"These fellows blow their horns just to see the people jump, I believe."
Chicago Mayor Carter Harrison, 1902
At the turn of last century, the automobile was poised to overtake the horse as the preferred mode of personal transportation. But there were detractors to the coming sea change. Much as we see driverless cars as a potential danger today, "horseless carriage" opponents saw the drivers themselves as dangerous.Read More...
Listening to Light
"All that's to come
and everything under
the sun is in tune
but the sun
is eclipsed by the moon."
from "Eclipse" on the 1973 LP release "Dark Side of the Moon"
For generations, humans have been trying to link sound and light together. We have succeeded.
Jar Fly Blues
"Again and again, the cicada's untiring cry pierced the sultry summer air like a needle at work on thick cotton cloth."
Recording location audio outside can be challenging at best. The video team wants an exterior shot because architecture or a landscape in the background can add to the image. But alas, there are often unwanted sounds like cars, HVAC blowers, and other manmade annoyances that we must work around. There's one sound though that is nearly impossible to eliminate, fix, mask, hide, or yell-at-to-be-quiet. It is guaranteed to ruin almost any exterior recording in the summer: the mating song of the cicada.
These little bug(ger)s come out of the ground periodically (mostly every 13 or 17 years here in the Ohio Valley) to anchor themselves to a tree and incessantly cry out for all to hear. It's not their little vocal chords that are producing these 120-decibel cries. The jar flies are contorting their torsos to flex in and out, causing two tymbals, or ribbed membranes, to vibrate 300-400 times a second. This produces a noise that's as loud as a jet engine and between 3KHz and 16KHz - right smack in the middle of the human speech range.
Human speech generally falls between 3KHz to 5KHz, like the sound of an old-time phone call. The nuances of intelligibility, such as the consonants S, H, F, and so on, are heard above 5 KHz. That makes removing the background sounds of cicadas difficult because you could also remove subtle sounds of speech. Noise reduction software has become very sophisticated today, but dynamic sounds like cicadas (their cry rises and falls in pitch and loudness instead of being drone-like) poses many challenges. We can painstakingly "paint out" some of the offending sounds, but it's best to leave some of it in so we don't lose key frequencies in the voice. If a dialog track with cicadas is heavily edited, then this can result in having cicadas in one clip and not the next. Or falling in one clip and rising in the next. This is jarring to the listener and is very difficult to fix. We sometimes actually add cicada song back in underneath to mask those continuity-challenged edits.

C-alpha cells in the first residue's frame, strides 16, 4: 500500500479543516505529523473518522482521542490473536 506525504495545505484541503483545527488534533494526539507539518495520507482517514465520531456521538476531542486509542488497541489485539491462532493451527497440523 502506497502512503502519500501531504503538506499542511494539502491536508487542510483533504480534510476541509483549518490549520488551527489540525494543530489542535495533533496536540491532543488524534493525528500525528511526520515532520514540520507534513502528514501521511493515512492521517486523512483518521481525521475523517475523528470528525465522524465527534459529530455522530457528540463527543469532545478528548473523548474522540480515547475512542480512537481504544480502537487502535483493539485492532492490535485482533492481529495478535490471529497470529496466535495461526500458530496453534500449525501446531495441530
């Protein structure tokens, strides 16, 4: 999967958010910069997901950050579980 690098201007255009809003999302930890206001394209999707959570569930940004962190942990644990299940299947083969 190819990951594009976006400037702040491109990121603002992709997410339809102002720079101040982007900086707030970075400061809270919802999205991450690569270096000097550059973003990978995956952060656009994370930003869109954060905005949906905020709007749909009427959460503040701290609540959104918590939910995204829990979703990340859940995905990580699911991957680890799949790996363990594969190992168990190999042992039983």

While recording, we can sometimes position the microphone and talent to reduce the cicada song, but inevitably a critter in another tree fires up his belly to blow the take. There's just no easy solution to this dog day dilemma. The sound is so hated, Japanese television has a Godzilla-like monster called "Cicada Man," probably created by a sound engineer. They're so passionately tired of them in Mexico that Raymundo Pérez y Soto penned the great mariachi song "La Cigarra."
But leave it to the U.S. Navy to find the positives in the piercing cicada death song. The Navy is no stranger to harnessing wildlife to help their efforts. They have a marine mammal program that uses bottlenose dolphins and sea lions for mine detection, ship and harbor protection, and equipment recovery. What on earth could they use a cicada for?
The Naval Undersea Warfare Center in Rhode Island has been studying this tiny creature's anatomy with a CT scan-like technology called microcomputed tomography to try and figure out how it makes its loud chirp. They've found that a cicada's two tymbals act as dual speakers when the insect contracts and releases their ribs. It's a highly efficient way of producing twice the sound with one action. And why would the Navy be interested in sound? Why sonar of course. Doubling sonar's efficiency is like seeing twice as far with radar.
It seems that Raymundo Pérez y Soto was ahead of his time in the 1950s when he wrote La Cigarra. He may have foretold the odd marriage of the cicada and the Navy:
Don’t sing to me anymore, cicada
Let your singsong end
For your song here in my soul
Stabs me like a dagger
Knowing that when you sing
You are announcing that you are going to your death.
Tell me if it is true that you know,
Because I cannot distinguish,
Whether in the depths of the seas
There is another color blacker
Than the color of my sorrows.
One Giant Leap for M_-_//_ _nd
"It's an interesting place to be. I recommend it."
Astronaut Neil Armstrong commenting about the moon